When I stopped breeding, not having at least one foal a year was like canceling Christmas. I’ve no business having any more babies, but boy, do I miss it!
Although delivering a foal can be harrowing. Unlike human mothers, mares spend only about ten minutes in the second stage of labor, although they may spend a couple of days in the first stage. If you don’t have a baby on the ground no more than twenty minutes after the mare’s water breaks, you have a major problem. The normal presentation for the baby is first one front foot, then the other slightly behind it, and with the baby’s head flattened on top of the legs. A mare can deliver a completely breech baby—one in which both rear legs come out followed by the rest of the body, but it’s tough. I have had a mare who showed me one leg, then a nose, but no second leg. That means only one thing. The other leg is crooked back behind the mare’s pelvic bone. I had to get her back on her feet—no mean feat when she weighed about fifteen hundred pounds—shove the baby back into the birth canal, reach in, find the trapped leg and pop it free of the pelvic bone. A moment later the baby slid free normally, and I was left holding a two hundred pound foal on its way to the ground.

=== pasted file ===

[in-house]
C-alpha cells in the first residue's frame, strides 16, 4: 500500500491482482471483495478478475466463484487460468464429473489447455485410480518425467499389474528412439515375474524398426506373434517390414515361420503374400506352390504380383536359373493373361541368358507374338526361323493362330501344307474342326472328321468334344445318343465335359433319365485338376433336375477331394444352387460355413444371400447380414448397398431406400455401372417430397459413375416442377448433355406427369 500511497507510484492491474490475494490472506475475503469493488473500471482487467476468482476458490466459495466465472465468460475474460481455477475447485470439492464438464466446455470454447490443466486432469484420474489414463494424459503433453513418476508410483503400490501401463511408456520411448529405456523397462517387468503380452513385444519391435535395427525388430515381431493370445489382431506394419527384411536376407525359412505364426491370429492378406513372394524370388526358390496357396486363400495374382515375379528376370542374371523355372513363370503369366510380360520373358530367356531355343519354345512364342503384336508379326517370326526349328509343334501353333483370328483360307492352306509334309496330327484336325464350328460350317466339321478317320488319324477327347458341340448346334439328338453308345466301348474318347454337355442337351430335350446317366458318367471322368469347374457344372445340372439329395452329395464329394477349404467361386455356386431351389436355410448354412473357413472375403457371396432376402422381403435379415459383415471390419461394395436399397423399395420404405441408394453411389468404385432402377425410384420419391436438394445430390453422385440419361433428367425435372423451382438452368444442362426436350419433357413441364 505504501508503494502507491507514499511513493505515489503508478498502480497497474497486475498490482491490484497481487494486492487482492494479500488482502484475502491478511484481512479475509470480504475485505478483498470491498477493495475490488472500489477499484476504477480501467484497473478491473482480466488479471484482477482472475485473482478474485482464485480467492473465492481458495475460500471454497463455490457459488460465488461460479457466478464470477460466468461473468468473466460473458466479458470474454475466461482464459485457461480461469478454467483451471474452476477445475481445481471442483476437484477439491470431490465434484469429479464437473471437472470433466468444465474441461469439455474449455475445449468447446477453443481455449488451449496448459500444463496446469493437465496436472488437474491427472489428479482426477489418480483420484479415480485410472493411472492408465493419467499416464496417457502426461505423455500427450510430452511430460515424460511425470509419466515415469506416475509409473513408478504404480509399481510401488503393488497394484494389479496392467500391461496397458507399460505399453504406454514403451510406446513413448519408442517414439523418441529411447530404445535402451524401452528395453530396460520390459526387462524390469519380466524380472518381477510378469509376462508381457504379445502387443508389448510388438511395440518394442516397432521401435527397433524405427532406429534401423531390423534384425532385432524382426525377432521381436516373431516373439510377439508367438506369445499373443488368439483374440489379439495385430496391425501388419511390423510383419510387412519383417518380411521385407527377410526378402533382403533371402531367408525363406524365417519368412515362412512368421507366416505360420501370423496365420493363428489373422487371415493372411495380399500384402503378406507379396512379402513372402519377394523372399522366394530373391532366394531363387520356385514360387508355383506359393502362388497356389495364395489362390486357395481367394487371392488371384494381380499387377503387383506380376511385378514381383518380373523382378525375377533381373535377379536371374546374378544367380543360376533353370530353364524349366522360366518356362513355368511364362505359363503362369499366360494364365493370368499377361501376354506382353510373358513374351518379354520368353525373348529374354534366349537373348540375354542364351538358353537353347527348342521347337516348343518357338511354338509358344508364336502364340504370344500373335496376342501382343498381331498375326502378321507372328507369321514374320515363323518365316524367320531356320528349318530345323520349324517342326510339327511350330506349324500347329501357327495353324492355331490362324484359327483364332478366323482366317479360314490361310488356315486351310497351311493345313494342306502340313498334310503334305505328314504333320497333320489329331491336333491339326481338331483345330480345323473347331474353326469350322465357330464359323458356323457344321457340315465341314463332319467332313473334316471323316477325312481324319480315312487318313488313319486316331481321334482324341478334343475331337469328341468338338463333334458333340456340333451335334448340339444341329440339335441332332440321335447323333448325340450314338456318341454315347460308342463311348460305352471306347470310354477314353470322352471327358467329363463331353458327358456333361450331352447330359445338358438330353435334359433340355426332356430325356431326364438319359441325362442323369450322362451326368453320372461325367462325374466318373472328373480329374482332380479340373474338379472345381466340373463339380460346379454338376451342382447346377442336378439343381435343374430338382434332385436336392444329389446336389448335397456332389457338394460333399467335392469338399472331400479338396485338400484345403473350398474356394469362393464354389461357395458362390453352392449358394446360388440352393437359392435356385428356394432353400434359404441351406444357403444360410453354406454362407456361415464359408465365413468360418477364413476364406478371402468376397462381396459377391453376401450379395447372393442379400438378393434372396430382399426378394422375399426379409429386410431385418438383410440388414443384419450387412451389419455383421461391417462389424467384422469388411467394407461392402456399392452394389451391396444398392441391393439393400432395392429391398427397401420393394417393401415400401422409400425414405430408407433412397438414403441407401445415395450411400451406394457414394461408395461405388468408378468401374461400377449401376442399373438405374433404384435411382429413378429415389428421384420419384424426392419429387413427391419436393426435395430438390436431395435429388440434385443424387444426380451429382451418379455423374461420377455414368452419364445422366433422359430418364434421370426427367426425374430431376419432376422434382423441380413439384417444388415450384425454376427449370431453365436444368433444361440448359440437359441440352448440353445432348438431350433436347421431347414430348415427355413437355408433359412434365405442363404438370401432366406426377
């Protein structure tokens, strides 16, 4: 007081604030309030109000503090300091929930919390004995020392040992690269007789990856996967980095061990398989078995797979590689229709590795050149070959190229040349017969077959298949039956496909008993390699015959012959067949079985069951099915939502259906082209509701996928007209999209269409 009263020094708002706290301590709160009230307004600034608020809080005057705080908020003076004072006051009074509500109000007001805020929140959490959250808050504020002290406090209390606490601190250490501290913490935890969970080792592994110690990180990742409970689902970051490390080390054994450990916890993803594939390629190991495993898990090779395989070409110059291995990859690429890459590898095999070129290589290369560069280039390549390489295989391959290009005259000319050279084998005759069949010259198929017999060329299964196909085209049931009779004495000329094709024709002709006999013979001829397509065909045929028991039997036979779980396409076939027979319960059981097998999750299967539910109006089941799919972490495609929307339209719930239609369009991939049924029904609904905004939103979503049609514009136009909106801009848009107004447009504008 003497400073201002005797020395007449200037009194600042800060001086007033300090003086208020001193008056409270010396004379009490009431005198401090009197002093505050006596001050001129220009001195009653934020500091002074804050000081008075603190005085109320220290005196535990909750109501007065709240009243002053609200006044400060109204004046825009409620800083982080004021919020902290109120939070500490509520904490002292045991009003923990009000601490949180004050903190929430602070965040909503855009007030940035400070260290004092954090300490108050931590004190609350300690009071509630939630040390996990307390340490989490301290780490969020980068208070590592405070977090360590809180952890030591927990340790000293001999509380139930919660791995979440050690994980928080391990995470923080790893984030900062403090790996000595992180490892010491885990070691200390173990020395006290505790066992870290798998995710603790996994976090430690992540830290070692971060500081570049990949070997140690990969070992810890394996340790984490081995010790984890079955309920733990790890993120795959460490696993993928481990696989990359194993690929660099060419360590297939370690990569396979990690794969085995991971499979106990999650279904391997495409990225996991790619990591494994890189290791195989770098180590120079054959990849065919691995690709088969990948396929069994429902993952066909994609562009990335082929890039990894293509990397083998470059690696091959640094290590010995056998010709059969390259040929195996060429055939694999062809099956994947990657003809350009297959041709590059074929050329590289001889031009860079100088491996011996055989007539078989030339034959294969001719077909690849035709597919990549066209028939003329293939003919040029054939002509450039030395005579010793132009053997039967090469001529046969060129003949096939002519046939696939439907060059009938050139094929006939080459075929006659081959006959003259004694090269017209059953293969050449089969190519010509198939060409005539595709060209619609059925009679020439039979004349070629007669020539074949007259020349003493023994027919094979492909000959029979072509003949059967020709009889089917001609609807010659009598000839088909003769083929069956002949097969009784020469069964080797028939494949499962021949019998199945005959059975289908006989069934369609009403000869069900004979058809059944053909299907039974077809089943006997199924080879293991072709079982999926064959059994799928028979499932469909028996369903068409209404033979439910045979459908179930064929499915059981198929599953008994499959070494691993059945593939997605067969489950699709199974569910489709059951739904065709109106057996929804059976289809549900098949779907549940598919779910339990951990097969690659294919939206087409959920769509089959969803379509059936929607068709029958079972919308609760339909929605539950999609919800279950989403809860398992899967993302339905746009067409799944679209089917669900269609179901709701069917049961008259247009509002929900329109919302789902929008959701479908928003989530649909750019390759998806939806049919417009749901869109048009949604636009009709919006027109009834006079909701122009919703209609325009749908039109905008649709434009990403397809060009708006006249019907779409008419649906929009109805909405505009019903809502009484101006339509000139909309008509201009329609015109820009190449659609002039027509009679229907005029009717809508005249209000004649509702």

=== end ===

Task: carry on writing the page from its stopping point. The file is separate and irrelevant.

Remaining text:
No big deal, except that if she mare gives a contraction while the arm is inside her, she can easily break the arm in several places. I was lucky. So was the baby.
A newborn foal with its great trusting liquid black eyes, is generally as flat as a pancake to facilitate birth. Within twenty-four hours the foal looks as though its been pumped up with a bellows. And within another day it is running free galloping behind Mama.
I know I don’t need any more babies, but Zoe is no spring chicken. I wonder if I should consider breeding her to my friend’s Friesian stallion? Somebody stop me!